THE SIDE STROKE SWIMMING There is much sound sense in the ancient admonition not to go into the water until you know how to swim. Certain of the finer points of swimming are, naturally, best acquired afloat ; but the foundation of the art, the fundamen tal principles of the stroke, are far better learned in the air. The water is confus ing: it gets in one's nose ; often it is so cold that unless one can swim hard to keep warm, the bath is too short for much progress. By all means let us begin our swimming in the house.
One can practice on the floor, or on a bed wide enough to be used crosswise. For the side-stroke : Lie straight as a ramrod,, on either side, the under arm stretched out at full reach above the head, the head lying on its thick part. The upper arm extends along the flank just as it hangs in the standing position. The legs are straight, and in line with the trunk. The feet are turned down in line with the shins. This is the position for the "slide," when after the kick the body runs for a yard or two by its own momentum.
For the leg-stroke: Bend the under leg at the knee until it takes the kneeling position, with the shin at right angles with the thigh; at the same time flex the so that the toe approaches the shin. Now extend the foot to its toe-down position, and snap the lower leg back into its place, the instep coming against the other heel. Repeat until familiar.
Swing the upper leg forward from the hip, keeping the knee straight, but flexing the ankle as before. Carry to a foot or so from its first position ; straighten the ankle, and snap back the leg until it touches the other. Repeat until familiar.
These two motions combined make the famous "scissor-kick," the invention which, more than anything else, has made the modern era in swimming. As the under leg goes back, the upper leg goes forward. They snap together, heel against instep, toes turned down ; and remain motionless until it is time for them to open again. The opening should be slow ; the closing with a quick snap. The common faults are, opening the legs too rapidly, and bending the upper knee.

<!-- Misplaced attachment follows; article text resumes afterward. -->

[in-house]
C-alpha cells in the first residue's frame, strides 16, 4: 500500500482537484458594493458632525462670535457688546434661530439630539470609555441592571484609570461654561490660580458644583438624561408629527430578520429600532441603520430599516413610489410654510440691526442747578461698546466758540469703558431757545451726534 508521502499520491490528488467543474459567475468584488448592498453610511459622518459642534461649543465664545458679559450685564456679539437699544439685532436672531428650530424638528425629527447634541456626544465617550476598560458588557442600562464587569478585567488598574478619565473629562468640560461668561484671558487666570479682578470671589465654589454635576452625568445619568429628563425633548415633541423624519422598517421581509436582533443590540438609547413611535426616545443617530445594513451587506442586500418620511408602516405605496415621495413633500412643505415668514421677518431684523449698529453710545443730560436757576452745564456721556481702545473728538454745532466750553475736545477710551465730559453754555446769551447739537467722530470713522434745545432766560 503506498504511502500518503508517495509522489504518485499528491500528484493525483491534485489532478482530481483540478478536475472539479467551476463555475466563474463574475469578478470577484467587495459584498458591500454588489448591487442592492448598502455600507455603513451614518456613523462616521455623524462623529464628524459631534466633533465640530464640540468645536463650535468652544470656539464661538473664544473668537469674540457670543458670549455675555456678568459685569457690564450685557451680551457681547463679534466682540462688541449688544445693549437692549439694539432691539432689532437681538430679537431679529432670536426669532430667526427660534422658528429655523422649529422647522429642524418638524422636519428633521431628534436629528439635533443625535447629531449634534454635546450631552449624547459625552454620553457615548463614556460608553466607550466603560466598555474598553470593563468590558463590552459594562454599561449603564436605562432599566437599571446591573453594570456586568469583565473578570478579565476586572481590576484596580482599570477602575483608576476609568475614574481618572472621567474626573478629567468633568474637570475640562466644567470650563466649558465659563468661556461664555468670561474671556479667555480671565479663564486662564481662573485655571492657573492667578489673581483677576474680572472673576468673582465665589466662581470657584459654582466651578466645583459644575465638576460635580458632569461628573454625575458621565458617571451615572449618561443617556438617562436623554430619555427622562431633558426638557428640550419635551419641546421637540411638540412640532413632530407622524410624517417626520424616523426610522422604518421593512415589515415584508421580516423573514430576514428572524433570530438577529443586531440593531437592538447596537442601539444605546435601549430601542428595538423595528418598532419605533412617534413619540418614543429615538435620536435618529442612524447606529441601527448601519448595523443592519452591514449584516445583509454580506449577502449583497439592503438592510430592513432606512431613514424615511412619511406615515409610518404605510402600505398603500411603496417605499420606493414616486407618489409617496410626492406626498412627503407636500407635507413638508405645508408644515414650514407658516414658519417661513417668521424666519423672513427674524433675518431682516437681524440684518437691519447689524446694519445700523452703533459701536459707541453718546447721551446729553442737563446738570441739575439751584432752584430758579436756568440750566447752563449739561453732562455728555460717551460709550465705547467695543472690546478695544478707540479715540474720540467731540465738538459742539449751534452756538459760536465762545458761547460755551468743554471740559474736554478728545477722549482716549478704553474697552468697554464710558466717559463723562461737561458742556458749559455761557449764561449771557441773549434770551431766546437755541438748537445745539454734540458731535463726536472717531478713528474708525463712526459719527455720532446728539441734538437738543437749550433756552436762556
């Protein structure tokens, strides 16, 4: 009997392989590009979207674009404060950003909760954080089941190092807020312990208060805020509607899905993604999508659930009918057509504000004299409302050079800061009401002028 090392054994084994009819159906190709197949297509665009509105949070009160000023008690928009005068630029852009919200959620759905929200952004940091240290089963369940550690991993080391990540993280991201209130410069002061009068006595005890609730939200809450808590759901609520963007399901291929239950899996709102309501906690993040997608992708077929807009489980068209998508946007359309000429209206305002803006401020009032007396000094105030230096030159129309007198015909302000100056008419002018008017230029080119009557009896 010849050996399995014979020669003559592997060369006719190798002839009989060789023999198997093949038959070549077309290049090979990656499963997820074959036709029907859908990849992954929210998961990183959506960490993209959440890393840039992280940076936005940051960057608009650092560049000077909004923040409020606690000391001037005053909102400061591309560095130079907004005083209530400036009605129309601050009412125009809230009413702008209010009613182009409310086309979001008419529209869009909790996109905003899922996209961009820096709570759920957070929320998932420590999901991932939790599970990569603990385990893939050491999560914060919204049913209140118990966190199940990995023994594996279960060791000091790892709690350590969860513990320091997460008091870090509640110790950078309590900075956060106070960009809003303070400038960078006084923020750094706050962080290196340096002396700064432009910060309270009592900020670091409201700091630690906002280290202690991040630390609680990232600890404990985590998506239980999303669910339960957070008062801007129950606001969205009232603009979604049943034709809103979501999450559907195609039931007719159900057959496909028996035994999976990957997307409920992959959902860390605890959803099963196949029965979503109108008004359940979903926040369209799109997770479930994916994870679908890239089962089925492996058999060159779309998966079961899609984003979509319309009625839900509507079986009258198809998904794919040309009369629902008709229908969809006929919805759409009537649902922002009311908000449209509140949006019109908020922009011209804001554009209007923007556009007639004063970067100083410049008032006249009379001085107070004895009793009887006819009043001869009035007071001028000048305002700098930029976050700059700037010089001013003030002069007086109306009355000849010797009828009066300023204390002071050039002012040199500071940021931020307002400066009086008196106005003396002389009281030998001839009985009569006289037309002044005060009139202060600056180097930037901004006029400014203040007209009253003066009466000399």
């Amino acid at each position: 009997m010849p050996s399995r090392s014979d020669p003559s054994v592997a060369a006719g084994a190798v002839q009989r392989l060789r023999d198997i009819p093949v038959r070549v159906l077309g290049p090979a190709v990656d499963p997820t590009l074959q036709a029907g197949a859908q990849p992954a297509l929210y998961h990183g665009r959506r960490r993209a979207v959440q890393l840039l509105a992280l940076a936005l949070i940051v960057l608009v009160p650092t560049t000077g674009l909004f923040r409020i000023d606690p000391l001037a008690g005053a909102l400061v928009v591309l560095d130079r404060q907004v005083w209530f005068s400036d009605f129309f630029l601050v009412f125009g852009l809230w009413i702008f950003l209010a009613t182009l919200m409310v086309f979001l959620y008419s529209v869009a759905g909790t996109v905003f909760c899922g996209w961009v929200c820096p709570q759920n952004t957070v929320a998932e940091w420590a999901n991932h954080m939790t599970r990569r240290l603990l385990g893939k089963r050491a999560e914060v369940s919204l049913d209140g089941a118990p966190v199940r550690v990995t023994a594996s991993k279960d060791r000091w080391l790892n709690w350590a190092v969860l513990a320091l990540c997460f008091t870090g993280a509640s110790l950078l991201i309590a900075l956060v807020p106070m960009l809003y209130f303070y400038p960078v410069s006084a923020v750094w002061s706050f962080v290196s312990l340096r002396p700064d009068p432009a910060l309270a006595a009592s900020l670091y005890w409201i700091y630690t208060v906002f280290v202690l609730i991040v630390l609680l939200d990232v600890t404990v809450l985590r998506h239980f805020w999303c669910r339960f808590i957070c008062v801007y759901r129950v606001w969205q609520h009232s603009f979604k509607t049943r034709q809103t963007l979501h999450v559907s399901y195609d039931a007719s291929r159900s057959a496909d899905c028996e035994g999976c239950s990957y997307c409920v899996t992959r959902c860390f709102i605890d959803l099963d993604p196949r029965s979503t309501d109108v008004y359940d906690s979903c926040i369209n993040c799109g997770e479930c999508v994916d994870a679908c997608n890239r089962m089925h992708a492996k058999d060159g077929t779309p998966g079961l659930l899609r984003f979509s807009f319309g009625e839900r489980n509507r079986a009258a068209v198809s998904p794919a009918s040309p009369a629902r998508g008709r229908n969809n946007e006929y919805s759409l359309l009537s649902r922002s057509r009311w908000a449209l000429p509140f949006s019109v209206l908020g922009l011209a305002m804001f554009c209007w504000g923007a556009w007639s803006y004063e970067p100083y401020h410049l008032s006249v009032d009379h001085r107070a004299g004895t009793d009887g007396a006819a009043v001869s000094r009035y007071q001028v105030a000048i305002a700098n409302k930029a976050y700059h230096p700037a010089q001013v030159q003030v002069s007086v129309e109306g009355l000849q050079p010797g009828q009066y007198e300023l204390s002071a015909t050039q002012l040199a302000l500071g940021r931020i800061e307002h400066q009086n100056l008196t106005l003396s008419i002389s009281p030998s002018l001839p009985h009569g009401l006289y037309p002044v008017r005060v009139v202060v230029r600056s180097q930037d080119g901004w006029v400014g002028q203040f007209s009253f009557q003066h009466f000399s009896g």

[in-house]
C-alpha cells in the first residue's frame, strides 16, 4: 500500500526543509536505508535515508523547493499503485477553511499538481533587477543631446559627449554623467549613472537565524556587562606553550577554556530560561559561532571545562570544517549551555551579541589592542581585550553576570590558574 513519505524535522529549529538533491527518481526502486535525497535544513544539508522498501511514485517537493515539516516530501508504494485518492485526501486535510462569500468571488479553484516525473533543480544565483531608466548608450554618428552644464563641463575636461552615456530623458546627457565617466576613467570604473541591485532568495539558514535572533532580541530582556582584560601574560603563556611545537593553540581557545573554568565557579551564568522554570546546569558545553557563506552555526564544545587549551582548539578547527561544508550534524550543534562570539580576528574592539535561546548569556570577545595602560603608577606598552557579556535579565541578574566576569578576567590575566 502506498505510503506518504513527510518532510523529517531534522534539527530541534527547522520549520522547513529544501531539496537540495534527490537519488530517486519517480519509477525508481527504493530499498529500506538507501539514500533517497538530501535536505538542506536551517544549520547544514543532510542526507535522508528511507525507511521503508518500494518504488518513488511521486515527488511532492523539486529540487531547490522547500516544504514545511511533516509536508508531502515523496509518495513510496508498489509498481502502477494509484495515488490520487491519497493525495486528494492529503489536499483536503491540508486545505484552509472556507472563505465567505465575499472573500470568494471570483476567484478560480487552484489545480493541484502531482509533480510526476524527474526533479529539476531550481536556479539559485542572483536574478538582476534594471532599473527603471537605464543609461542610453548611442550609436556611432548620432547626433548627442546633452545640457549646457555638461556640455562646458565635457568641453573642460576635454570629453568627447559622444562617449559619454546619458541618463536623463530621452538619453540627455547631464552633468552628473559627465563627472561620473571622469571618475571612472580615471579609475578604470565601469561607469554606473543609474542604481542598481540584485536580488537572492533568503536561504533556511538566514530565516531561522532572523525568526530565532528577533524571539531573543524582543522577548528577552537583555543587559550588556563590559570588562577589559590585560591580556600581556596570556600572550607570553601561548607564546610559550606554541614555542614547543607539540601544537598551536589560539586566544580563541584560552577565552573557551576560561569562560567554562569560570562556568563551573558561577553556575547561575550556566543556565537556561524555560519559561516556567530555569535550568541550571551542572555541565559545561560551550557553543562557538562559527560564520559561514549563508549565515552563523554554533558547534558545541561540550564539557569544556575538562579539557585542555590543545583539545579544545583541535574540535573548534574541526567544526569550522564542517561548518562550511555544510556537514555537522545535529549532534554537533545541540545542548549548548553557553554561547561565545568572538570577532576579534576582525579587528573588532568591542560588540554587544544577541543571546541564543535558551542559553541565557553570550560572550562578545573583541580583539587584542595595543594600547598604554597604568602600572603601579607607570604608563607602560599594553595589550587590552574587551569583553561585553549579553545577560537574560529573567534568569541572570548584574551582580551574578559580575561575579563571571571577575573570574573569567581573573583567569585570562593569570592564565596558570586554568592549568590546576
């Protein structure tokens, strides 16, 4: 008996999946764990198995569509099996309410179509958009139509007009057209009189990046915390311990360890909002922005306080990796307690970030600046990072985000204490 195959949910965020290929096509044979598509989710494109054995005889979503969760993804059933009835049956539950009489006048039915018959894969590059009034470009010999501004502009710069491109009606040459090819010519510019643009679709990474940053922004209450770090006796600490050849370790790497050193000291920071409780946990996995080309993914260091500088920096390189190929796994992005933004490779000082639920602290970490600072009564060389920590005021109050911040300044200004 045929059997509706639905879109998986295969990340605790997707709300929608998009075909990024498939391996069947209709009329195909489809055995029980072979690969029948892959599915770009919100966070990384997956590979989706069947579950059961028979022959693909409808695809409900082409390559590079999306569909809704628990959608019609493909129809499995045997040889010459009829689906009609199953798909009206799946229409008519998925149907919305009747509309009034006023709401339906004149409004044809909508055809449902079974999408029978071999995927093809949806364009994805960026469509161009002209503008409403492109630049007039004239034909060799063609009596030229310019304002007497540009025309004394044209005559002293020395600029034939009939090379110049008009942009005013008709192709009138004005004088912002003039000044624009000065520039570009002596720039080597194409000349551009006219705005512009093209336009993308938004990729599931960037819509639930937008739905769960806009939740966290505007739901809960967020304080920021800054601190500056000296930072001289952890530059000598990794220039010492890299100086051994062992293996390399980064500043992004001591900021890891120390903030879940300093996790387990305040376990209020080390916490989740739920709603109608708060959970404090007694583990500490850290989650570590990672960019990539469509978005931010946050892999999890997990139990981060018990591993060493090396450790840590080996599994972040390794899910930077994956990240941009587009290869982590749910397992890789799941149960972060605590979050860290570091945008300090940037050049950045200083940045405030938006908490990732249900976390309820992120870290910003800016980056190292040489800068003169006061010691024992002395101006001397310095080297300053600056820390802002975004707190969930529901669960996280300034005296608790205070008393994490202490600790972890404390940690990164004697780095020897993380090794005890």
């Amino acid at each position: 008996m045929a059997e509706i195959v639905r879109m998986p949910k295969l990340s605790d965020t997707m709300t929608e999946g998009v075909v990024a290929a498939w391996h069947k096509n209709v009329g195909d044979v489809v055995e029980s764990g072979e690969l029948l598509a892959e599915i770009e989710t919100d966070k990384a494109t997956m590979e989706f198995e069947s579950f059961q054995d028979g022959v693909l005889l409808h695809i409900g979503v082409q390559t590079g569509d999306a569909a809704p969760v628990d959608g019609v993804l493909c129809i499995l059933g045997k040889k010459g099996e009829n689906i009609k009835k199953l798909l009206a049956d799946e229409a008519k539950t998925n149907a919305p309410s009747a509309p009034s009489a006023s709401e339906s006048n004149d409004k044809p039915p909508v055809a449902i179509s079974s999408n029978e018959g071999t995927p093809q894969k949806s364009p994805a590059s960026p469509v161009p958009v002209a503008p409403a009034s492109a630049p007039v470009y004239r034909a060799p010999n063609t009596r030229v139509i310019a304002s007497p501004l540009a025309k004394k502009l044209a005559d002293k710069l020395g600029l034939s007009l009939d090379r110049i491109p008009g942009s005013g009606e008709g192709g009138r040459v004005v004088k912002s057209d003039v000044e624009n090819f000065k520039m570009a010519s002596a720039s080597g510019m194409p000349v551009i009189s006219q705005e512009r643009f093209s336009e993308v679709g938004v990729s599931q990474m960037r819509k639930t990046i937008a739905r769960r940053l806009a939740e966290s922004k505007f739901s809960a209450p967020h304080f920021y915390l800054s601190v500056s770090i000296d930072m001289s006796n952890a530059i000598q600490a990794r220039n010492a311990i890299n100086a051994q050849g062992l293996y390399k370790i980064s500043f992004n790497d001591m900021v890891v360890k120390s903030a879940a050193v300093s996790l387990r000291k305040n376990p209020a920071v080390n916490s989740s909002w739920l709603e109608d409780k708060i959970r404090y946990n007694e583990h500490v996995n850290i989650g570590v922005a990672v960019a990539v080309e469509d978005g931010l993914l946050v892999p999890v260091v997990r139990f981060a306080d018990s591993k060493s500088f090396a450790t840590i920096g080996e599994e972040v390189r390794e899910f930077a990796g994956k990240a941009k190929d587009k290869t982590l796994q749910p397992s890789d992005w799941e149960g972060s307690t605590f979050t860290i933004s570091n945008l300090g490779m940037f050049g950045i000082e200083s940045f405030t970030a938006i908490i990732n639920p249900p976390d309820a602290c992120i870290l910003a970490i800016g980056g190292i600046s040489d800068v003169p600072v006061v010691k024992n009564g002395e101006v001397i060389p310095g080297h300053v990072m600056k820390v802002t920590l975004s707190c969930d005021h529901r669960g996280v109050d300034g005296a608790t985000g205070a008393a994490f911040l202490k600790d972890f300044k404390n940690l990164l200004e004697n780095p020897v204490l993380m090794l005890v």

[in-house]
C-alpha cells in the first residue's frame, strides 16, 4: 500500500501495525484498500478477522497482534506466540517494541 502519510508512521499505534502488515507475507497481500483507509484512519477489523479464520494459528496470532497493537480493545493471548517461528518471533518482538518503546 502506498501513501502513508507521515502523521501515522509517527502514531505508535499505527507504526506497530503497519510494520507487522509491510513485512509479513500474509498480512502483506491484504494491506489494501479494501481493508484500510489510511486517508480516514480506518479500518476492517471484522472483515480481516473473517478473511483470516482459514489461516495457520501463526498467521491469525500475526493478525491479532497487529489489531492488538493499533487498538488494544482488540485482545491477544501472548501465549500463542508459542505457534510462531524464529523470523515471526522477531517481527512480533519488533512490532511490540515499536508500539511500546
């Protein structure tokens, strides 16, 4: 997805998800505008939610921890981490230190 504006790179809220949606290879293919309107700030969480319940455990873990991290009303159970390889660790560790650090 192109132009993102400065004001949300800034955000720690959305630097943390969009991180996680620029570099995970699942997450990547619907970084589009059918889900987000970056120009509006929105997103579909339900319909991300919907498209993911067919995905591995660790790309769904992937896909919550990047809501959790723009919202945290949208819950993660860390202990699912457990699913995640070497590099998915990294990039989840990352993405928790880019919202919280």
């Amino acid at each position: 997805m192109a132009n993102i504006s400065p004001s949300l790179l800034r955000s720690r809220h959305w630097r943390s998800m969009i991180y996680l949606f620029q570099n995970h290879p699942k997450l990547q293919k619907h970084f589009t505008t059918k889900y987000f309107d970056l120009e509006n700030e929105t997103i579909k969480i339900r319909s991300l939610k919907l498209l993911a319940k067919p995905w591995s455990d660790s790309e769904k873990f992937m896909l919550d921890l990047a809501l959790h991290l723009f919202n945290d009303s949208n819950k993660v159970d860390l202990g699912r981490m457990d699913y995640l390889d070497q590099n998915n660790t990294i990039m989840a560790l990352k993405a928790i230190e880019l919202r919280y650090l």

When it comes actually to swimming the stroke, it is not essential that the knee of the upper leg should be kept abso lutely straight. The tendency, however, is always to bend it too much, while there is no real advantage in bending it at all.
In practice, therefore, the best plan is to keep it straight; all too easily, the bend ing will take care of itself.
The advantage of the straight leg is this : in the breast-stroke, as everybody knows, the onward motion of the body stops as the legs are drawn up; for the thighs, sticking out at right angles with the body, act as a brake. In fact, not a few unskillful swimmers actually move back wards during this portion of the stroke. It was indeed to avoid just this braking that the scissor-kick was invented. But if, in the scissor-kick, one bends the upper leg to a right angle with the body, he is practically, so far as the braking ef fect is concerned, swimming the breast stroke with that leg. The moral is, Don't. A too rapid opening of the legs also checks the momentum.
This is the modern form of the scissor kick. Originally it was made much wider; the under leg was kicked out freely behind, and the upper leg drawn up until the knee almost touched the chest. This doubtedly gives a powerful stroke ,it it drags fearfully on the recovery. The modern theory is, at all costs, to cut down the resistance. Still, a slender and long limbed swimmer can often with advantage make the scissor-kick somewhat wider than is best for the average man.
Since the scissor-kick is fundamental to an important group of strokes, -one cannot practice it too thoroughly, nor understand it too well. The fact that it is so much like walking makes one forget the little but quite essential differences.
The arm-motion of the side-stroke is simple. The upper arm, extended at the side as the swimmer slides, is bent sharply at the elbow, carried to full reach beyond the head, and then, with stiff elbow and slightly hollowed palm, swept back again until it touches the thigh. The motion has two slightly different forms. In one the elbow is kept straight and the arm carried down parallel with the surface of the water. In the other, the elbow is some what bent, and the forearm comes down in front of the face and the trunk, with the hand lower in the water than the el bow. The first method is thought to be slightly the better; it certainly is prettier. But there is no single best way of swim ming any part of any stroke. There are certain general principles; the details vary with the swimmer's build.